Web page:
Good reading makes for good writing! Here are three books I love to bring into the classroom to engage young writers’ imaginations.
If by Sarah Perry, is a simple text with fantastic illustrations. Using ideas such as “If cats could fly…” and “If leaves were fish…” the book asks its readers to use their imaginations to ponder the possibilities of small changes to the world we know. These ideas are a great jumping-off point for young writers. I like to ask them to write stories about one day when they wake up to find one small thing has changed about the world, and the big differences that one small change can make.
My Map Book by Sara Fanelli is a collection of surprising maps drawn with a childlike sense of the world. Using the concept of “map” rather loosely, Fanelli shows us not only maps of her neighborhood and her room, but also maps of her family, her tummy, and imaginary places. Young writers like to draw their own maps in response to this book; these maps help them focus on an idea for writing about aspects of their lives.
Wilfrid Gordon McDonald Partridge by Mem Fox is the story of a boy who tries to find out what “memory” is so that he can help his friend, an elderly woman, who he hears has lost hers. After being told that a memory is “something warm,” “something that makes you laugh,” “something that makes you cry,” “something from long ago,” and “something as precious as gold,” he assembles a box full of items that he hopes will fit the bill. I ask my young writers to create their own “memory boxes” that are filled with short memoirs about an item they have that fills each category. This helps them see how even small objects can contain and represent powerful memories and emotions.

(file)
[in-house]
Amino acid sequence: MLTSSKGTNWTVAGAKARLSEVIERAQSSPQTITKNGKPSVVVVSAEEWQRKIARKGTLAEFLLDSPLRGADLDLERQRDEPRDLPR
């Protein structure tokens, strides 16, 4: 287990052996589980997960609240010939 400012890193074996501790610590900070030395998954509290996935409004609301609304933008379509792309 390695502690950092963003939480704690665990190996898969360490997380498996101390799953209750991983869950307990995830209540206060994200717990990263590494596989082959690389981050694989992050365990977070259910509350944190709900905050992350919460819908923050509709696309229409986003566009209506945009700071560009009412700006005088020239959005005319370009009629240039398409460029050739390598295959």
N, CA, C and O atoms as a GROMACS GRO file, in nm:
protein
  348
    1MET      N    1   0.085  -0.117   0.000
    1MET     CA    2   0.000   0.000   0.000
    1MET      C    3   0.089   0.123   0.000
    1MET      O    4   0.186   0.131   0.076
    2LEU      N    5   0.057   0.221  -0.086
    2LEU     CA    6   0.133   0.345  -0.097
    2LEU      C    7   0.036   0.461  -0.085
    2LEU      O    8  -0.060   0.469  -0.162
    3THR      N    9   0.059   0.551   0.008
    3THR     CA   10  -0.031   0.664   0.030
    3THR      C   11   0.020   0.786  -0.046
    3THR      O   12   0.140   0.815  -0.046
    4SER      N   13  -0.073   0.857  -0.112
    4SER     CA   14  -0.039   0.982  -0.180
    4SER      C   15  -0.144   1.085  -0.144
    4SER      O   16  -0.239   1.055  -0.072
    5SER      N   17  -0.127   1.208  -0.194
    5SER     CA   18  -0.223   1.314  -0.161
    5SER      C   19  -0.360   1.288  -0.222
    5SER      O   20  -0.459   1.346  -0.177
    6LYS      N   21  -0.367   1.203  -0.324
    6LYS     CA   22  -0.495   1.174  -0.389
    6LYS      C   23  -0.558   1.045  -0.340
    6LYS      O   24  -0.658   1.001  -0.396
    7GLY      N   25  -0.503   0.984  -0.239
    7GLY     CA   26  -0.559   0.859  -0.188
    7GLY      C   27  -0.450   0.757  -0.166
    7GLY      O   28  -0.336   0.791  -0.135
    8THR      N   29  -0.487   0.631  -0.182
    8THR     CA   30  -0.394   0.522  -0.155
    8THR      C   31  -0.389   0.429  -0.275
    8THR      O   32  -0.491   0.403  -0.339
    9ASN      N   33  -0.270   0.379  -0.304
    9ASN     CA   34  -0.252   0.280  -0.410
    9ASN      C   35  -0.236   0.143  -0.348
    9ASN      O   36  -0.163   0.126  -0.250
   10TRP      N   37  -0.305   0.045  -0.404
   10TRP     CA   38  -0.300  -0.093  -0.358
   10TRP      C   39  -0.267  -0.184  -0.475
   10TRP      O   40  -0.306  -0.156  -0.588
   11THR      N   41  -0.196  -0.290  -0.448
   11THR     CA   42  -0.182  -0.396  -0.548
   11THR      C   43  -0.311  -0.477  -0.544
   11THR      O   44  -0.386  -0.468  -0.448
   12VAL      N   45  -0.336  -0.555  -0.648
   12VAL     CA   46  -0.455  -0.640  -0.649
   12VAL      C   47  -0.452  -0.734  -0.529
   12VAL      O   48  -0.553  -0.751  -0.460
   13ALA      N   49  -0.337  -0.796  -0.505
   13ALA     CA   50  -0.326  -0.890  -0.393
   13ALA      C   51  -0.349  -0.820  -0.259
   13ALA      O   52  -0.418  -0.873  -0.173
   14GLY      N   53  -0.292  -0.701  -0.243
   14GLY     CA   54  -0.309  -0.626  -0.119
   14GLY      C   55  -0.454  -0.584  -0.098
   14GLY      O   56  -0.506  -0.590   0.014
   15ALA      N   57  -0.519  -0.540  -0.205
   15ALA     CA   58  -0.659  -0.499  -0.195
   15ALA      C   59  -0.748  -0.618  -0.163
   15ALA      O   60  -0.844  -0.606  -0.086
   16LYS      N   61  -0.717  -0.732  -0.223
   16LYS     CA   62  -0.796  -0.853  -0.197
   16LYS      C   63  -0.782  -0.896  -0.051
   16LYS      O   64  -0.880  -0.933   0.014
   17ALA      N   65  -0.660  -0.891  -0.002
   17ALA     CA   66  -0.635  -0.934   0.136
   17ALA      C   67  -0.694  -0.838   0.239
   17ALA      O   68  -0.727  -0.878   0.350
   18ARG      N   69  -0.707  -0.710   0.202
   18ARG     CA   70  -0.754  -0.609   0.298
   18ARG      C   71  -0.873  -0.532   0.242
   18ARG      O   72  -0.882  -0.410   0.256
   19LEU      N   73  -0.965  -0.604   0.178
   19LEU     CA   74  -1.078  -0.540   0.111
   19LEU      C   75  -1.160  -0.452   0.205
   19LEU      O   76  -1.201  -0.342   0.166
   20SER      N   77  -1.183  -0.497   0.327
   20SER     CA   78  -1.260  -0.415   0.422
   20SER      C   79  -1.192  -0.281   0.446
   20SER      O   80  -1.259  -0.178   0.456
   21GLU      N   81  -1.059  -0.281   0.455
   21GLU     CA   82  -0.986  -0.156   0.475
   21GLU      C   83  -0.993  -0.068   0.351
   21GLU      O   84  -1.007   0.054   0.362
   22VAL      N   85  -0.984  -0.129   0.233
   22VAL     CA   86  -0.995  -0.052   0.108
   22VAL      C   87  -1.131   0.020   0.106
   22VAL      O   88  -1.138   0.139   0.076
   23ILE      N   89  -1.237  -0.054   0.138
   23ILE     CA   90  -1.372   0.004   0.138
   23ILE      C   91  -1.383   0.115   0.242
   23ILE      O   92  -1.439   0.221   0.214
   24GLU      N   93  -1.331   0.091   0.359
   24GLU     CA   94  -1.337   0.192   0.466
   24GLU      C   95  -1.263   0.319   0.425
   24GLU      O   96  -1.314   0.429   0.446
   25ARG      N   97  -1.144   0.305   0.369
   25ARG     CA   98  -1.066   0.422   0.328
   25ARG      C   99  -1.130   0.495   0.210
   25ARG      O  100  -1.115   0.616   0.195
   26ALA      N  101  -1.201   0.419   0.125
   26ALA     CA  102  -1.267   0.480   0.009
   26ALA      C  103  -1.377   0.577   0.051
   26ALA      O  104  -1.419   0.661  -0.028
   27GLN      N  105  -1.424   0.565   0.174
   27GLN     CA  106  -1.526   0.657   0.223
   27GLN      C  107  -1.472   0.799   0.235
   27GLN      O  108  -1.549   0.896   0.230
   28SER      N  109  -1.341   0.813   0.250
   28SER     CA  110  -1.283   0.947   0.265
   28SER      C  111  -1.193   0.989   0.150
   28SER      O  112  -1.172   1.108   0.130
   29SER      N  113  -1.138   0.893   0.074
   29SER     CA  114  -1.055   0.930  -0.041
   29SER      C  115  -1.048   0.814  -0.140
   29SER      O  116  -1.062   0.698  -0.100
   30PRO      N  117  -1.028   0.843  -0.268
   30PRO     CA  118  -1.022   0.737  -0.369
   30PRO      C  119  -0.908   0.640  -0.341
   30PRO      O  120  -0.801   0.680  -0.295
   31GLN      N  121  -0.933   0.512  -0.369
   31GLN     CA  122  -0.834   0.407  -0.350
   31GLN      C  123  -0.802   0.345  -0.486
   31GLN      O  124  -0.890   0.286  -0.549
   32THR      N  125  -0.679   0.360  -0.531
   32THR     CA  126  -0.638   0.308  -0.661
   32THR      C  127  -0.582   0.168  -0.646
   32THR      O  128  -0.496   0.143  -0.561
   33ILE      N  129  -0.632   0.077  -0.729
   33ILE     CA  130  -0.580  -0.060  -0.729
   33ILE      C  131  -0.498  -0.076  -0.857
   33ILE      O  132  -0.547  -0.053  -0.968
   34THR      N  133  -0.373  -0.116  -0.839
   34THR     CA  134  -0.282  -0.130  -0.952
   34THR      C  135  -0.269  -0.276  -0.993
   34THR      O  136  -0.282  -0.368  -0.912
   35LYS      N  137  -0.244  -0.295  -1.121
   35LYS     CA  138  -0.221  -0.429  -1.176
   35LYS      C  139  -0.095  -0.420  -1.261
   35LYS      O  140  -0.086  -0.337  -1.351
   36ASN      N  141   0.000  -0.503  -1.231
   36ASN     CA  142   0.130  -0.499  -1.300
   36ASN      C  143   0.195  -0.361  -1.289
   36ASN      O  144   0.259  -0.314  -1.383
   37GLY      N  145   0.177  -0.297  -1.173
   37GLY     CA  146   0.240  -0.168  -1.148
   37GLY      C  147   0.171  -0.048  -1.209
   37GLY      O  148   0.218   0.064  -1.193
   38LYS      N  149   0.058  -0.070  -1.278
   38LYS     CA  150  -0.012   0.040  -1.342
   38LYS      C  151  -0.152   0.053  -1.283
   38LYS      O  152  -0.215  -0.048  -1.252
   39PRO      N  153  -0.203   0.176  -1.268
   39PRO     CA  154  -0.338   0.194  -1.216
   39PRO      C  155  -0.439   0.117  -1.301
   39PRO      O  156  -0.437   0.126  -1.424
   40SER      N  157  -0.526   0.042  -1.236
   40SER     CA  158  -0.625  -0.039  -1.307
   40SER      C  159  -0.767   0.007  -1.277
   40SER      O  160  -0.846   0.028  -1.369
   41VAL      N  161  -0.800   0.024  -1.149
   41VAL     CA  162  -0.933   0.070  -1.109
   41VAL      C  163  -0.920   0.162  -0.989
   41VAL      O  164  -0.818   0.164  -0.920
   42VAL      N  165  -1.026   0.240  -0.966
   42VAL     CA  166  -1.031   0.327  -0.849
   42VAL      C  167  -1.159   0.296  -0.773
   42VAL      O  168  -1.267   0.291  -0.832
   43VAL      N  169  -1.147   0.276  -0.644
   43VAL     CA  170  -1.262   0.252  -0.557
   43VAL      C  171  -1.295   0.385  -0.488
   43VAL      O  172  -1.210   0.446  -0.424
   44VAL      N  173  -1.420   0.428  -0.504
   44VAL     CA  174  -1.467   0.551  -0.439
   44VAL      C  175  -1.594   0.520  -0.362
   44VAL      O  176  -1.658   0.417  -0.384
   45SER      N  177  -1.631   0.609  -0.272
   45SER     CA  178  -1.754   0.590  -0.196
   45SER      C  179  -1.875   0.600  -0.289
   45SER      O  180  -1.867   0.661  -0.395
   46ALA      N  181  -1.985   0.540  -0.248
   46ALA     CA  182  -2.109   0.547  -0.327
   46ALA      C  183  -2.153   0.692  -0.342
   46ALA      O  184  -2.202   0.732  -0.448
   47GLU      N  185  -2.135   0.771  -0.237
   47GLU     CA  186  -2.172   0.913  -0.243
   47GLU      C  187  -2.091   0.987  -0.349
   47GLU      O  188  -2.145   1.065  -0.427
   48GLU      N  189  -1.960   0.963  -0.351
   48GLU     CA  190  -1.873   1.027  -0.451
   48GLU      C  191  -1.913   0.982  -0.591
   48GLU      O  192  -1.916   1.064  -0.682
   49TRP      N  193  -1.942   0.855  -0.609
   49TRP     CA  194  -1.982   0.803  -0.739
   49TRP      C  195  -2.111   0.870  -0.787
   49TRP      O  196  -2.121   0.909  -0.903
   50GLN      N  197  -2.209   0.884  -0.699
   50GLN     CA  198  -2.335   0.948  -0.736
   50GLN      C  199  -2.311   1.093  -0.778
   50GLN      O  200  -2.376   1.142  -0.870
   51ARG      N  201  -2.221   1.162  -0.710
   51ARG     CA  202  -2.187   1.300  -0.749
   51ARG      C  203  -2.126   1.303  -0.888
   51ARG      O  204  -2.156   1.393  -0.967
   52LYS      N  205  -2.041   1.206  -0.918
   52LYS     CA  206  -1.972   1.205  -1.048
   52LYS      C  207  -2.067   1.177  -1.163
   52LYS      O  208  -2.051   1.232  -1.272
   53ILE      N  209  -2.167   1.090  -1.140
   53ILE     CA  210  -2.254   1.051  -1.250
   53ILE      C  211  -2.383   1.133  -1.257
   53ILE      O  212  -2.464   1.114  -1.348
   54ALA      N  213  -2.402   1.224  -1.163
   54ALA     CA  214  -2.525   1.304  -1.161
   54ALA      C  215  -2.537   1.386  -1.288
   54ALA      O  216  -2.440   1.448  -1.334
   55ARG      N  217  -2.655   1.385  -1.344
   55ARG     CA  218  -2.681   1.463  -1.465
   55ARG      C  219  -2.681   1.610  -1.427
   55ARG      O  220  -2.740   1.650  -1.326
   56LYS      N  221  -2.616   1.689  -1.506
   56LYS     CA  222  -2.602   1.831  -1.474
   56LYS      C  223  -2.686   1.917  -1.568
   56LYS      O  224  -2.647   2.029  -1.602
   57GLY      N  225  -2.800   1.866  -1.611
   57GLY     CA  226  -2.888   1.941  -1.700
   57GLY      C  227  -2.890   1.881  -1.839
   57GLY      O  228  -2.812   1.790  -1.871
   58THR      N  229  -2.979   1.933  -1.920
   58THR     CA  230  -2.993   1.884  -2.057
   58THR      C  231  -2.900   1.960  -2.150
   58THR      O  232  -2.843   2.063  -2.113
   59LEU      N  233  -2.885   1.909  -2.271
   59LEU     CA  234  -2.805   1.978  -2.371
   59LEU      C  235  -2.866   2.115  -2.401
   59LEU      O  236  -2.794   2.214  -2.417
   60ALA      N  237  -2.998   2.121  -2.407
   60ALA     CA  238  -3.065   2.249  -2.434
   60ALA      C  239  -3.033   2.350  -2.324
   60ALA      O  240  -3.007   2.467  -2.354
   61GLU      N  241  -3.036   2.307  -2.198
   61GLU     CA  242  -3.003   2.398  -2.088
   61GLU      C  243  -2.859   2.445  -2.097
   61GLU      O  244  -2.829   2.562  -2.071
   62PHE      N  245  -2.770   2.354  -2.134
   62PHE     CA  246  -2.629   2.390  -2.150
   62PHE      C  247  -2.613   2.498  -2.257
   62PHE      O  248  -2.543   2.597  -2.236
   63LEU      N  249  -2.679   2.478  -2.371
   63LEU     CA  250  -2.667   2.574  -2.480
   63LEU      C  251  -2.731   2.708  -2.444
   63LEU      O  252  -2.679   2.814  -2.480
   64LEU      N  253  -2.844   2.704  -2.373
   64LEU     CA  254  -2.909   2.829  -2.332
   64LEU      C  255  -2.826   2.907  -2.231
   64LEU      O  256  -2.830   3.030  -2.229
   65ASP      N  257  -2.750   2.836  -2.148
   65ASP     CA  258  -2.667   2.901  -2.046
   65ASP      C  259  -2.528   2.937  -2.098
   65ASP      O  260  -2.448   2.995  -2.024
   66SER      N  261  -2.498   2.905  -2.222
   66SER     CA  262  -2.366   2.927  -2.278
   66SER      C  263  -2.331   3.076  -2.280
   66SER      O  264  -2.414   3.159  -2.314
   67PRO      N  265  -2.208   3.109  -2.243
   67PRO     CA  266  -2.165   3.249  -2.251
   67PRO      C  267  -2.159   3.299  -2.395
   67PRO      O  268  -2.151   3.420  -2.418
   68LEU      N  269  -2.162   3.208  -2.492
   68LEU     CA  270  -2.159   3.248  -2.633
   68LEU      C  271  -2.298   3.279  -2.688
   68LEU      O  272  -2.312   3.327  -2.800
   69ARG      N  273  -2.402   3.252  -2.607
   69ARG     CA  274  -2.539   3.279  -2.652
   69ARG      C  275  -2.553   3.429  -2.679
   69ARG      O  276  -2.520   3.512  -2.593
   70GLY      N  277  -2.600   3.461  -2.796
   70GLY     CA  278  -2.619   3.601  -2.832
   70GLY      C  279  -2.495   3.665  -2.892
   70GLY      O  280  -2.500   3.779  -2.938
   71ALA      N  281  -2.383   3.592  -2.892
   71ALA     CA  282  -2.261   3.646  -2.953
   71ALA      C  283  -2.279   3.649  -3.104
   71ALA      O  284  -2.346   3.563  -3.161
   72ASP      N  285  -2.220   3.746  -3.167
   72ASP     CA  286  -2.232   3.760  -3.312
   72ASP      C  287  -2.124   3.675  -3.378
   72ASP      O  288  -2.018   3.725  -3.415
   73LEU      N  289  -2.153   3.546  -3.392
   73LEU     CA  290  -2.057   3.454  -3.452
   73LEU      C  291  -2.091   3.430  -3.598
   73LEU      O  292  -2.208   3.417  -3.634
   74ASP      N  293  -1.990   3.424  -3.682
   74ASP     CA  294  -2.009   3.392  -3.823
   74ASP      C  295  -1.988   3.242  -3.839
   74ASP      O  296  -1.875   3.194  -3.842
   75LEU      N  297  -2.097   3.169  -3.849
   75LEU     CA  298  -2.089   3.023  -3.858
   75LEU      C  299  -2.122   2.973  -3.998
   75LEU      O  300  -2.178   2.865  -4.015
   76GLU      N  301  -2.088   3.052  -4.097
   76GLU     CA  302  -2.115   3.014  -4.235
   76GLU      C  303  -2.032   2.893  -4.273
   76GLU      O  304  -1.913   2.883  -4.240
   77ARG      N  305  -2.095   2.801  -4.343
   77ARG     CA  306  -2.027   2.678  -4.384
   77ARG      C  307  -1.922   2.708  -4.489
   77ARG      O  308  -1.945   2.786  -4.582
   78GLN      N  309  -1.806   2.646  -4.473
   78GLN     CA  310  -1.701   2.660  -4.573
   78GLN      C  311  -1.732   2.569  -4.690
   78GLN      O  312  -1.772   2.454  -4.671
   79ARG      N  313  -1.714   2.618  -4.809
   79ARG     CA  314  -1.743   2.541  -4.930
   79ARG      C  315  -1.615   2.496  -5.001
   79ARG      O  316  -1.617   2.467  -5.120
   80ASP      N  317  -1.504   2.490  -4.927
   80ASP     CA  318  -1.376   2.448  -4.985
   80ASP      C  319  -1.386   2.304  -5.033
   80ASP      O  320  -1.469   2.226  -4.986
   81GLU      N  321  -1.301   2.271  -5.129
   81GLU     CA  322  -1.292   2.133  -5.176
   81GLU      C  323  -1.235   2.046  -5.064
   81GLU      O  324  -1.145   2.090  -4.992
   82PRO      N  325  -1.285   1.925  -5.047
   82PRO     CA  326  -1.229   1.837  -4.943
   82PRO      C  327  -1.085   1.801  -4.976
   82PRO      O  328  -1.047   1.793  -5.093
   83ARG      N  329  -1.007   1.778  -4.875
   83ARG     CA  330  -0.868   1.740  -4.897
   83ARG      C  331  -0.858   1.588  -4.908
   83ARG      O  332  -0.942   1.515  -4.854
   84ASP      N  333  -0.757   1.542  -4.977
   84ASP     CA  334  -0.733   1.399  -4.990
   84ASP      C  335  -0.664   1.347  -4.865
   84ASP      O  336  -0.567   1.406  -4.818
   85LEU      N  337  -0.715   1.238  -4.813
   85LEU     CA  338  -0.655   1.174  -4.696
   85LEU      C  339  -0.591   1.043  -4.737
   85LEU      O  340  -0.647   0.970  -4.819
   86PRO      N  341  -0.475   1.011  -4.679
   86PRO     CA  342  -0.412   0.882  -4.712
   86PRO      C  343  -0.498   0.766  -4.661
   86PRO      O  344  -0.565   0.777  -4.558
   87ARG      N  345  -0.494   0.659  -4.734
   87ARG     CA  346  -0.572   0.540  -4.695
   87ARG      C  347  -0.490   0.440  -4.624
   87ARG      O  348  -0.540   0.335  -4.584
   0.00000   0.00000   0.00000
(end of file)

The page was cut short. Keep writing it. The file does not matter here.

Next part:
There are so many wonderful children’s books out there that can inspire writers at all levels. What are your favorite children’s books, and how have they inspired you?
posted by Tria Wood, Writers in the Schools